First Friday Trolley Hop
I have four works on paper in En el espíritu de Frida, a group exhibit of five very talented artists. If you missed the opening reception on the 21st of November, First Friday Trolley Hop presents a fun opportunity to visit our exhibit at Swanson Contemporary on Friday, December 5, 2014—the First Friday Trolley Hop pf December!
Here is some information about the Trolley Hop as described by the Louisville Downtown Management District:
The Republic Bank First Friday Trolley Hop is an art show, tourist attraction, street party and celebration of downtown Louisville that brings new visitors and new life to the Main and Market corridor. The Trolley Hop takes place on the first Friday of each month from 5-11pm, rain or shine. Most of the galleries close around 9 pm but the restaurants, clubs, and shops stay open later. The trolleys run until 11pm.
The Republic Bank First Friday Trolley Hop is free and open to the public and can be boarded at any trolley stop along the route.
FREE parking is available at Slugger Field, Main Street at Jackson, and the 4th St. Live! garage after 6 pm. Free parking is also available on the street after 6 pm. Click here to view a map of the trolley route and parking options.
This is what Elizabeth Kramer of the Courier-Journal, Critic's Pick writer had to say about our exhibit:
This year marks the 60th anniversary of the death of Mexican artist Frida Kahlo, who died at 47, leaving a legacy of being an outspoken artist and champion of marginalized people. Her work on both counts had inspired many, including Louisville artist Joe McGee who organized "En el Espiritu de Frida," that includes his work as well as pieces by four other artists, including fellow Louisvillian Jacque Parsley. Another is Kentucky-based artist Diane Kahlo (a distant cousin) who has painted nearly 100 portraits for "Wall of Memories: Las Desaparecidas de Ciudad Juarez" ("The Missing Women of Juarez"), which pays tribute to women killed or kidnapped in the Mexican border area with Texas. Also included are works by Mari Mujica who has produced photographs directly related to Kahlo's transgender impersonators in Mexico City and has new 3D work for the show, and by Pilar Acevedo, a Mexico City native and accomplished artist living near Chicago. McGee called her work reminiscent of Kahlo's. All written materials in English and Spanish courtesy of the University of Louisville Modern Languages Department.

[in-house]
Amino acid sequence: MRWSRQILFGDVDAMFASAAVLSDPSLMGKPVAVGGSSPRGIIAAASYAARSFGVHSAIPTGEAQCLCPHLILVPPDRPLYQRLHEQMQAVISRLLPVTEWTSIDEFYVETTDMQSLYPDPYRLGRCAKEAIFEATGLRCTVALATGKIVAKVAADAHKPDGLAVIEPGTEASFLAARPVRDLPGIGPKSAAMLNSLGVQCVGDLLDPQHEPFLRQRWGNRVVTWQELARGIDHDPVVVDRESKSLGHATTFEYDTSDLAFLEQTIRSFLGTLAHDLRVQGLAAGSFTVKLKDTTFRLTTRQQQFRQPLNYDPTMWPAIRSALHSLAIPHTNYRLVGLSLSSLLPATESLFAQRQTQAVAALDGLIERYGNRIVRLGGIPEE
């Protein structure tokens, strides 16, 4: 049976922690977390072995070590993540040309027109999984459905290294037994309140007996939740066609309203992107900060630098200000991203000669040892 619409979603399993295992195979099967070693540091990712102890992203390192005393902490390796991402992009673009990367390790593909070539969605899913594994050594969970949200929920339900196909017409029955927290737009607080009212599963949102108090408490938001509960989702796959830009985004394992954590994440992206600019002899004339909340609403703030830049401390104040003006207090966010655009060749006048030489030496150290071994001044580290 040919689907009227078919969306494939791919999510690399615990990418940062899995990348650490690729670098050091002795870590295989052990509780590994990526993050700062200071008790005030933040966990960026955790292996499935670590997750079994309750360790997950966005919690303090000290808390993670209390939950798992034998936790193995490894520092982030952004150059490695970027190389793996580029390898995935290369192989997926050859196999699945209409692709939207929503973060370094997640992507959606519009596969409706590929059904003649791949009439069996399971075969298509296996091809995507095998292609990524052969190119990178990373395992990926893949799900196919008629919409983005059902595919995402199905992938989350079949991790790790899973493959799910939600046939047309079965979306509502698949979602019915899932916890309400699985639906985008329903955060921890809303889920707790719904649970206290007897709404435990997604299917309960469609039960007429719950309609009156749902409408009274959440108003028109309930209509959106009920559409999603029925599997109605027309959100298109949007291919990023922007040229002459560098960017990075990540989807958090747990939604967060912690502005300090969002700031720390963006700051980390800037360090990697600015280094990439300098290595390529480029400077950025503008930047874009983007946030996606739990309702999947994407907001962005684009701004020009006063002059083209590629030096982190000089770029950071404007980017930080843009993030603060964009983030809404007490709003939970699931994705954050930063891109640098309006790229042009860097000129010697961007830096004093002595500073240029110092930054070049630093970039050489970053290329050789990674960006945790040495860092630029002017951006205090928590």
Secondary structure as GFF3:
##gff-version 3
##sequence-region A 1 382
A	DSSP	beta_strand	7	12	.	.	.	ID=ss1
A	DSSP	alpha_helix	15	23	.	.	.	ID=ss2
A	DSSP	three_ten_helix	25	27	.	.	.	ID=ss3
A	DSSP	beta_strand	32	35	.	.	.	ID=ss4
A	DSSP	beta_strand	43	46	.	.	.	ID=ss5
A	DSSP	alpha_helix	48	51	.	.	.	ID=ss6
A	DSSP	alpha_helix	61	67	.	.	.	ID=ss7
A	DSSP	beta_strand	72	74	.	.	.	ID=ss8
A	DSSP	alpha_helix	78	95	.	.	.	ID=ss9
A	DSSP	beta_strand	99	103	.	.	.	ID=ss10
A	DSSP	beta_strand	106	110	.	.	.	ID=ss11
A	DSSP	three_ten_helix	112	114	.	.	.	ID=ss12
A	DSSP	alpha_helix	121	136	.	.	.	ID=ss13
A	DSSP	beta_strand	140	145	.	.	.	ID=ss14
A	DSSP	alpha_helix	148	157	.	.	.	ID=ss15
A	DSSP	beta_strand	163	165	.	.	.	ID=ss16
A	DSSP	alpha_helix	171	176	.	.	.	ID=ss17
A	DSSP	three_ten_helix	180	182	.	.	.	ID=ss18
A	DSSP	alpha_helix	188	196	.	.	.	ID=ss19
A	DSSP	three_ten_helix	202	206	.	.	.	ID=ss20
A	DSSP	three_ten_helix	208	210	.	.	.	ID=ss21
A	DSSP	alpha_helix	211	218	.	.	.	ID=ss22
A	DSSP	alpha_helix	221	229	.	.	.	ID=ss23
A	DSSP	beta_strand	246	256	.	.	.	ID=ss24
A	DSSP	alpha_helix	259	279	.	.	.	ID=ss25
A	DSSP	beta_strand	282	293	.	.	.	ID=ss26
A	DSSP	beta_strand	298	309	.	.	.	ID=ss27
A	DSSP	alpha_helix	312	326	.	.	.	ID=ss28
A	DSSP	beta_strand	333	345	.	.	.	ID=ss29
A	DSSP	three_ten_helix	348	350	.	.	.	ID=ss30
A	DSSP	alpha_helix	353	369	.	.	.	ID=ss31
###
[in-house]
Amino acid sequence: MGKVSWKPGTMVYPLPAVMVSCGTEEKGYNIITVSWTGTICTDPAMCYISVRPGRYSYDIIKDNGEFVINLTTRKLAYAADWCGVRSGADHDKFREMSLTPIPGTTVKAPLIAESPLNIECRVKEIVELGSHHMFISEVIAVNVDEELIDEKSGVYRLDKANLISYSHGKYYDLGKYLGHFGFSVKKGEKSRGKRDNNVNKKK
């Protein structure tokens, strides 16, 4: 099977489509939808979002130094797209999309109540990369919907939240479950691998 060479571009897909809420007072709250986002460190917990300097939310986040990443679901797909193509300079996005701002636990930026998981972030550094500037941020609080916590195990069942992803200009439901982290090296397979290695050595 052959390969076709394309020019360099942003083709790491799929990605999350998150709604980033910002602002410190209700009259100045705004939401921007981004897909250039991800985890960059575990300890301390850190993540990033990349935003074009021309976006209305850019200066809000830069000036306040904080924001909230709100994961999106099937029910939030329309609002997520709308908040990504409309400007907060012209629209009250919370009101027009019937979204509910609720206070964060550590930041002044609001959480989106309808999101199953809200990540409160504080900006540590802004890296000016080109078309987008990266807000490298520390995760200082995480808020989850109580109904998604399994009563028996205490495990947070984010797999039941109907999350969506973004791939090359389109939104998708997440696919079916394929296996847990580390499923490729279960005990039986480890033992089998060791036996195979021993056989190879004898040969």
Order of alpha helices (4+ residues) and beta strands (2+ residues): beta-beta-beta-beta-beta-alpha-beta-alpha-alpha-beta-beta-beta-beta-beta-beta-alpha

WHEN: Friday through Jan. 3
WHERE: Swanson Contemporary, 638 E. Market St.
COST: Free admission
INFORMATION: (502) 589-5466, www.swansoncontemporary.com
Alas pa' volar
En el espíritu de Frida opening night reception at Swanson Contemporary on November 21, 2014.
Frida . . .
An excellent video about one of my favorite artists — Frida Kahlo.
WWFD? (What Would Frida Do?)
The following essay was written by Christopher Fulton, Ph. D., Department of Fine Arts of the University of Louisville regarding our upcoming exhibit titled "En el Espiritu de Frida,". Joe McGee, Diane Kahlo, Mari Mujica, Jacque Parsley, and I will be participating in this exhibit, which will run from November 21 through January 3 at Swanson Contemporary, 638 E. Market Street in Louisville, Kentucky.
WWFD? (What Would Frida Do?) ...in art, if she were alive today? How would she respond in creative terms to our post-modern, post-industrial, post-colonial world, to the frenzy of stimuli emitted from post-pc gadgetry, and to the arbitrariness of post-identity representation? Of course it is impossible to give a clear answer to this hypothetical, since Frida is no longer with us. Yet the question is not entirely out of reach. And by raising it we are brought to the heart of her artistic project, as we consider the spirit in which she thought about her circumstances and formulated her thinking in works of art.
Expect Changes in Visual Arts Season—an excerpt from an article by Elizabeth Kramer of the Courier-Journal, Louisville, Kentucky
"En el Espiritu de Frida," Swanson Contemporary, 638 E. Market St., Nov. 21-Jan. 3: On July 13, 1954, artist Frida Kahlo died at age 47 after living a pain-filled life, in part because of injuries from a bus accident as a teenager, but also one of defiance.